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I have a custom rotary slider control inheriting from CSliderCtrl. Its own behaviour is fine, it displays as I want, responds to mouse dragging and rotates just as it should. Then I want to interact with it from its parent dialog and the problems start.
I had imagined that I would just have to trap the ON_VSCROLL message to obtain its value as it changes. (It is set up with Orientation: Vertical though I have tried Horizontal too.) I can't trap ON_VSCROLL or ON_HSCROLL with either setting. I have tried catching NM_RELEASEDCAPTURE and can't get that either. I have:
declared and defined in my dialog .h and .cpp files. They exist as temporary function stubs with a little junk code in there to just see whether I can hit breakpoints in the functions. None get hit.
In the dialog editor the wizard shows only four control events available for the control, NM_CUSTOMDRAW, NM_OUTOFMEMORY, NM_RELEASEDCAPTURE, NM_THEMECHANGED. I expected to see more than that! I would have thought at least I could have accessed ON_VSCROLL via the wizard though a standard CSliderCtrl shows the same four options.
I know sometimes these controls can be a little eccentric but I thought this would be pretty plain sailing. I've dug around and found a couple of suggestions that I'm not the only person to have this issue with a Custom slider but no one seems to have a solution, only to use ON_HSCROLL or ON_VSCROLL which I can't seem to do. This must be something very simple I am seeing wrong. Can anyone suggest what I am missing?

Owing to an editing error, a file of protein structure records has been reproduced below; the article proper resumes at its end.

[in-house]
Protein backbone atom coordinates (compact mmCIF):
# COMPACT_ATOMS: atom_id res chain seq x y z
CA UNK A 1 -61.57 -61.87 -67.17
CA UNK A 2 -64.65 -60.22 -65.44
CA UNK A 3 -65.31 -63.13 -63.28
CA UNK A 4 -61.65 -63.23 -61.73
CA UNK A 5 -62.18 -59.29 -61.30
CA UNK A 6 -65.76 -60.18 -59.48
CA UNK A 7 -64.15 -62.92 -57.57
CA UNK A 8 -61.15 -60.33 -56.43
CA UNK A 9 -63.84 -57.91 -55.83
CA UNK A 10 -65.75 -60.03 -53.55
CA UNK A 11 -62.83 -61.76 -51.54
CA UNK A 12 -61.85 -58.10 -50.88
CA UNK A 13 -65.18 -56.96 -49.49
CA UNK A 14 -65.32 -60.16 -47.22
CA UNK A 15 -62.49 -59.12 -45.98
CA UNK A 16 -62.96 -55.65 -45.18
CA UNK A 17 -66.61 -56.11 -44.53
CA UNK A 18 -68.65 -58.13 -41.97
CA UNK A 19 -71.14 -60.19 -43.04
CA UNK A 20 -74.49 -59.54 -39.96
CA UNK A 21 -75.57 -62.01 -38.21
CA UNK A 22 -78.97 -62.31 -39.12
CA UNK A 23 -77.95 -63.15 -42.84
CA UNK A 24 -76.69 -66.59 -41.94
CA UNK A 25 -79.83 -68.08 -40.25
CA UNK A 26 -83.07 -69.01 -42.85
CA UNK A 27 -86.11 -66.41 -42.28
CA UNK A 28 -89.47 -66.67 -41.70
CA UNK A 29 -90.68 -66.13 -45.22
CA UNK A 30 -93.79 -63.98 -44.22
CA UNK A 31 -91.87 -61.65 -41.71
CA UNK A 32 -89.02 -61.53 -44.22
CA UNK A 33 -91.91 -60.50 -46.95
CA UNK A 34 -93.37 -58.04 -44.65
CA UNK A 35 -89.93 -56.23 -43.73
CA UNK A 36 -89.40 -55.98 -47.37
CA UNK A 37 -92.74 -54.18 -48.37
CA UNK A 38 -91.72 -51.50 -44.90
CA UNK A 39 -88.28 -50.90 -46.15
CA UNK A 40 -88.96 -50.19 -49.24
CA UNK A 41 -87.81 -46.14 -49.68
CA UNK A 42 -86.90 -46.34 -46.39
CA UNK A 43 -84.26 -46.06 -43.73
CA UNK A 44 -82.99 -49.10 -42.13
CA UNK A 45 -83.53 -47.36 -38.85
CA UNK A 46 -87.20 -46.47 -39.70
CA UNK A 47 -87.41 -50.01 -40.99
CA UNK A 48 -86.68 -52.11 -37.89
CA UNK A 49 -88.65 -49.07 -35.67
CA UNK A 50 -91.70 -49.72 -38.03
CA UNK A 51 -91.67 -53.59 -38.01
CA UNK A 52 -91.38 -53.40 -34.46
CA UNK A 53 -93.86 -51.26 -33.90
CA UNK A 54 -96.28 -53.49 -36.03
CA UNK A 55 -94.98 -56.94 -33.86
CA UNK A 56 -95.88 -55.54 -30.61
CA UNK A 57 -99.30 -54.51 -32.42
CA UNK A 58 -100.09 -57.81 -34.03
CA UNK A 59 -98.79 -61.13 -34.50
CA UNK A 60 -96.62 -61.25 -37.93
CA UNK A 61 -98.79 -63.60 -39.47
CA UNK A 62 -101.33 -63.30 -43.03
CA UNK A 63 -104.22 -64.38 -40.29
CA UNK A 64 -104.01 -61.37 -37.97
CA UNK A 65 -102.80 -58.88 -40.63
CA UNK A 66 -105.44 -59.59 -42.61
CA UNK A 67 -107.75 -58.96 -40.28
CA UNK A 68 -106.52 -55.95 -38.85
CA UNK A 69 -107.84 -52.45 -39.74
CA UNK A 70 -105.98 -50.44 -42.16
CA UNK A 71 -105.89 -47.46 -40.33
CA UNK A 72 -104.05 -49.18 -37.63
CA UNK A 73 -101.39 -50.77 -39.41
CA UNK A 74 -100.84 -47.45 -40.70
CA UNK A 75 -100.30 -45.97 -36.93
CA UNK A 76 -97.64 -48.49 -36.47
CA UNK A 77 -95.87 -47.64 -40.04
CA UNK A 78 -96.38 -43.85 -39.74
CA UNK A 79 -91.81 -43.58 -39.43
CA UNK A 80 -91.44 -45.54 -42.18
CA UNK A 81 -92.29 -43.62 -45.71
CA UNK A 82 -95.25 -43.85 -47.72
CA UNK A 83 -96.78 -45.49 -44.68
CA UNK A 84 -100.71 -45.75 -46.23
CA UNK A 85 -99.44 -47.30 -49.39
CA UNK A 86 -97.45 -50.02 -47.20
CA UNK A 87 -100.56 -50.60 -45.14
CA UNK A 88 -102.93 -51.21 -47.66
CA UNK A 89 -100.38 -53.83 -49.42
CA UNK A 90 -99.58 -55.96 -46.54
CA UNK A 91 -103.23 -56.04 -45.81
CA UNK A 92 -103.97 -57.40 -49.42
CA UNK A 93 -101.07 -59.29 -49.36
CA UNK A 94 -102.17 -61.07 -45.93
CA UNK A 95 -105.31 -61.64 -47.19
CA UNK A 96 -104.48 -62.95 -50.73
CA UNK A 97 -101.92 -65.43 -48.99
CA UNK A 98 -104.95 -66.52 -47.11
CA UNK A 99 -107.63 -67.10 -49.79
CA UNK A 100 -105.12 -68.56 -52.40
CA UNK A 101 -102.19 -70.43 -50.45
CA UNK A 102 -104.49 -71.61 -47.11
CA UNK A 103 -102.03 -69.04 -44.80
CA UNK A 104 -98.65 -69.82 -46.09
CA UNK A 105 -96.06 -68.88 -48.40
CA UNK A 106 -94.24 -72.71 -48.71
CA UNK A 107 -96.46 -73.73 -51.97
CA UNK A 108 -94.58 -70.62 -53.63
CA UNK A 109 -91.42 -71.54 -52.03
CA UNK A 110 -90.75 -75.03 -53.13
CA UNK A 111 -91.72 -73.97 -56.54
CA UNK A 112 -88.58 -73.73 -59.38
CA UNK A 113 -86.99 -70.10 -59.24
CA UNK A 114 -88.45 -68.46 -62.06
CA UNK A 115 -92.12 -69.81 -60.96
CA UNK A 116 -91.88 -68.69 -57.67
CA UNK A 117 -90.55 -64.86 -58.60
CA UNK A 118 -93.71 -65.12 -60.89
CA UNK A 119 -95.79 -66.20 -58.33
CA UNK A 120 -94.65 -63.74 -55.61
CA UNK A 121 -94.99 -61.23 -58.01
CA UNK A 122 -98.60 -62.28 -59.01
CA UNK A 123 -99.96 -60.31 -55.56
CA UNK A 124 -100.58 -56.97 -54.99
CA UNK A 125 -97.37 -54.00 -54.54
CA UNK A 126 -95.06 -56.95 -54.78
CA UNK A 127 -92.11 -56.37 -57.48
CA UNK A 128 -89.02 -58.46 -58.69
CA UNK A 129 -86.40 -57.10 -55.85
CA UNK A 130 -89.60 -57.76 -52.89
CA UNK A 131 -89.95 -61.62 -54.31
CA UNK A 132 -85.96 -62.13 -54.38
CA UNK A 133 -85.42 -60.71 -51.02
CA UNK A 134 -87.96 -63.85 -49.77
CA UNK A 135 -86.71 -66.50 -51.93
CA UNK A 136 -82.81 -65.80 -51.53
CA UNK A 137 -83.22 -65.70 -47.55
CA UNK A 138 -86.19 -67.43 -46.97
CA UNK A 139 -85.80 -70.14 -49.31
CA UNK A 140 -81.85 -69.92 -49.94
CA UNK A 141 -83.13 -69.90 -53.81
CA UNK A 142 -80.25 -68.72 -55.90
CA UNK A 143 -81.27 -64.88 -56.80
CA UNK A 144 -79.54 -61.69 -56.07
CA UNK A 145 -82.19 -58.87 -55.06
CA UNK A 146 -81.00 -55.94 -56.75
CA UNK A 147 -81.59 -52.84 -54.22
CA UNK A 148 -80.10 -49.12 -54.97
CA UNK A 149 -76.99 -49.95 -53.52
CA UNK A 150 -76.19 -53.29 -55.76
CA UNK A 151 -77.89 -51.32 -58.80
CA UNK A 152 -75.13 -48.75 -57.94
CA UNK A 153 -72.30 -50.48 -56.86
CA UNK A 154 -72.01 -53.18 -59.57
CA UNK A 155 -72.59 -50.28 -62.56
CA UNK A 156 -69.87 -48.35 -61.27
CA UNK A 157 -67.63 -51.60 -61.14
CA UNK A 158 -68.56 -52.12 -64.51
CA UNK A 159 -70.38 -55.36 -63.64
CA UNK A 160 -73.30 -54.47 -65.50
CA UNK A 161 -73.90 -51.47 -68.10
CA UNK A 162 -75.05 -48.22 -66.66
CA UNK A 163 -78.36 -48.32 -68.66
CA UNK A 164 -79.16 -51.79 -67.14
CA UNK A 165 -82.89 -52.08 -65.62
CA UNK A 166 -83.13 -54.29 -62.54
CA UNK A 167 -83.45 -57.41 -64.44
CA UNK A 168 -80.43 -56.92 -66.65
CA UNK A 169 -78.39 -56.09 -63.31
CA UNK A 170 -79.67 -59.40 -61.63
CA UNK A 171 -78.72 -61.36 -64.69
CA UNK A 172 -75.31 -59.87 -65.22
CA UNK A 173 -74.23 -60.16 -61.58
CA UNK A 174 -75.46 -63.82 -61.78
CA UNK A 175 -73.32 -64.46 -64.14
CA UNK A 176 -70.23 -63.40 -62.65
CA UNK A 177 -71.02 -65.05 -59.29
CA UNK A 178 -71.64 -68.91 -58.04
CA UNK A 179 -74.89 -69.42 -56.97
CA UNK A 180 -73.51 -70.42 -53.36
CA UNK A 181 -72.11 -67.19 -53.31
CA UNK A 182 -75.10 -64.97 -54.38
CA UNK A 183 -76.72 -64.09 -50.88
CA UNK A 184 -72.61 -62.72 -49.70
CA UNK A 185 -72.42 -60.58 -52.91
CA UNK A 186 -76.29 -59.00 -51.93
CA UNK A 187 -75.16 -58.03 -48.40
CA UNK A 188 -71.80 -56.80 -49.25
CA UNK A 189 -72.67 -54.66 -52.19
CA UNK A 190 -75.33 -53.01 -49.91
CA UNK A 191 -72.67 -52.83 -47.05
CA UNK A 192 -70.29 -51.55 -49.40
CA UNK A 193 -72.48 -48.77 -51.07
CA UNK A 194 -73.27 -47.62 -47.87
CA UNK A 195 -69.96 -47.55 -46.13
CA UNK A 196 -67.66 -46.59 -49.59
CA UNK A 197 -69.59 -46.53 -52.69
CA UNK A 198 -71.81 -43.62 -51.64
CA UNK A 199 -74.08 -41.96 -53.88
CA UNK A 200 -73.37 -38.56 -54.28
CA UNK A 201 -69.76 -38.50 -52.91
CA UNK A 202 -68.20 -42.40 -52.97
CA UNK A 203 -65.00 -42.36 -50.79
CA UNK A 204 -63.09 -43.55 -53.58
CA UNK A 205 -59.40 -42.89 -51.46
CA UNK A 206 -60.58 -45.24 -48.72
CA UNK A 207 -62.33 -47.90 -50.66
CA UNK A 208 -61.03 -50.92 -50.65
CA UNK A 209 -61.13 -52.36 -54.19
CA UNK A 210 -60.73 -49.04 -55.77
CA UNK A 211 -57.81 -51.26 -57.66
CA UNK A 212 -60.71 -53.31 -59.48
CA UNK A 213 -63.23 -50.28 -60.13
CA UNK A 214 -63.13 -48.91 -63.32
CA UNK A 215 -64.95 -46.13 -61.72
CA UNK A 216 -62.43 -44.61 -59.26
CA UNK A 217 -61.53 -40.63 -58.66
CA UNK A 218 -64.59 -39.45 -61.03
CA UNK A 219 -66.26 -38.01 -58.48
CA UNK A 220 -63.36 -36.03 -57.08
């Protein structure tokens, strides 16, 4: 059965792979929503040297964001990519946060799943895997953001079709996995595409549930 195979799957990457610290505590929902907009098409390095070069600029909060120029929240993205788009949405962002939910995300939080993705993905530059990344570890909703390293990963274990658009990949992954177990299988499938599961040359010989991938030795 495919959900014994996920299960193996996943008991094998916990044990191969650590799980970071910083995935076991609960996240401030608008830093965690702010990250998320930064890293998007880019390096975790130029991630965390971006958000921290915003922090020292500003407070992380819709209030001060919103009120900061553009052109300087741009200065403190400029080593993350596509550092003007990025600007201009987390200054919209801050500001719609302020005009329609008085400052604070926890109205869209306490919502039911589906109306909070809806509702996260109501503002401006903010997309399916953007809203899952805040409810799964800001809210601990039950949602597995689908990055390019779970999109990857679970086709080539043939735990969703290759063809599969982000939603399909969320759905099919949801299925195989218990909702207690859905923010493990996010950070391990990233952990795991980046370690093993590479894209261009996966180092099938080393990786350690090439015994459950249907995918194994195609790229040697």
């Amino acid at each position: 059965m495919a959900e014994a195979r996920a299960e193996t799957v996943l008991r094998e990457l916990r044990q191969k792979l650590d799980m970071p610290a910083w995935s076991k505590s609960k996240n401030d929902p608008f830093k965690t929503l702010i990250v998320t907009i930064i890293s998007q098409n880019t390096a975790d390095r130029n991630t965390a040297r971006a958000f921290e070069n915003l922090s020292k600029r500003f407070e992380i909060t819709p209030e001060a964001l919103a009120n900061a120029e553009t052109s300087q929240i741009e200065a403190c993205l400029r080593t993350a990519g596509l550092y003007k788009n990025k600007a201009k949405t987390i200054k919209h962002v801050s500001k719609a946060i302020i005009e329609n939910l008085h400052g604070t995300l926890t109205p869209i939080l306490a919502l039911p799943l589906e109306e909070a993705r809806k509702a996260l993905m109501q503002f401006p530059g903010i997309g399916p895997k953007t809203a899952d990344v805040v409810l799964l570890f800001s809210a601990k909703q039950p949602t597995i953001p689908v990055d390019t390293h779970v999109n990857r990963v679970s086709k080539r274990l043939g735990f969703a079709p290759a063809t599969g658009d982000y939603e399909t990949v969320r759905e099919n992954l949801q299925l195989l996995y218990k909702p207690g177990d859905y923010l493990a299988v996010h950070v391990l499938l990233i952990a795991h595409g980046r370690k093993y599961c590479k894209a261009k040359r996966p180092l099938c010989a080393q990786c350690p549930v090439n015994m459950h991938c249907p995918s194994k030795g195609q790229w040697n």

I found that Richard, MSDN is the first thing I go to. There is a wealth of stuff with examples (that actually are only part complete) in there. None of it seems to work!
From your link:
A slider control notifies its parent window of user actions by sending the parent WM_HSCROLL or WM_VSCROLL messages, depending on the orientation of the slider control. To handle these messages, add handlers for the WM_HSCROLL and WM_VSCROLL messages to the parent window. The OnHScroll and OnVScroll member functions will be passed a notification code, the position of the slider, and a pointer to the CSliderCtrl object.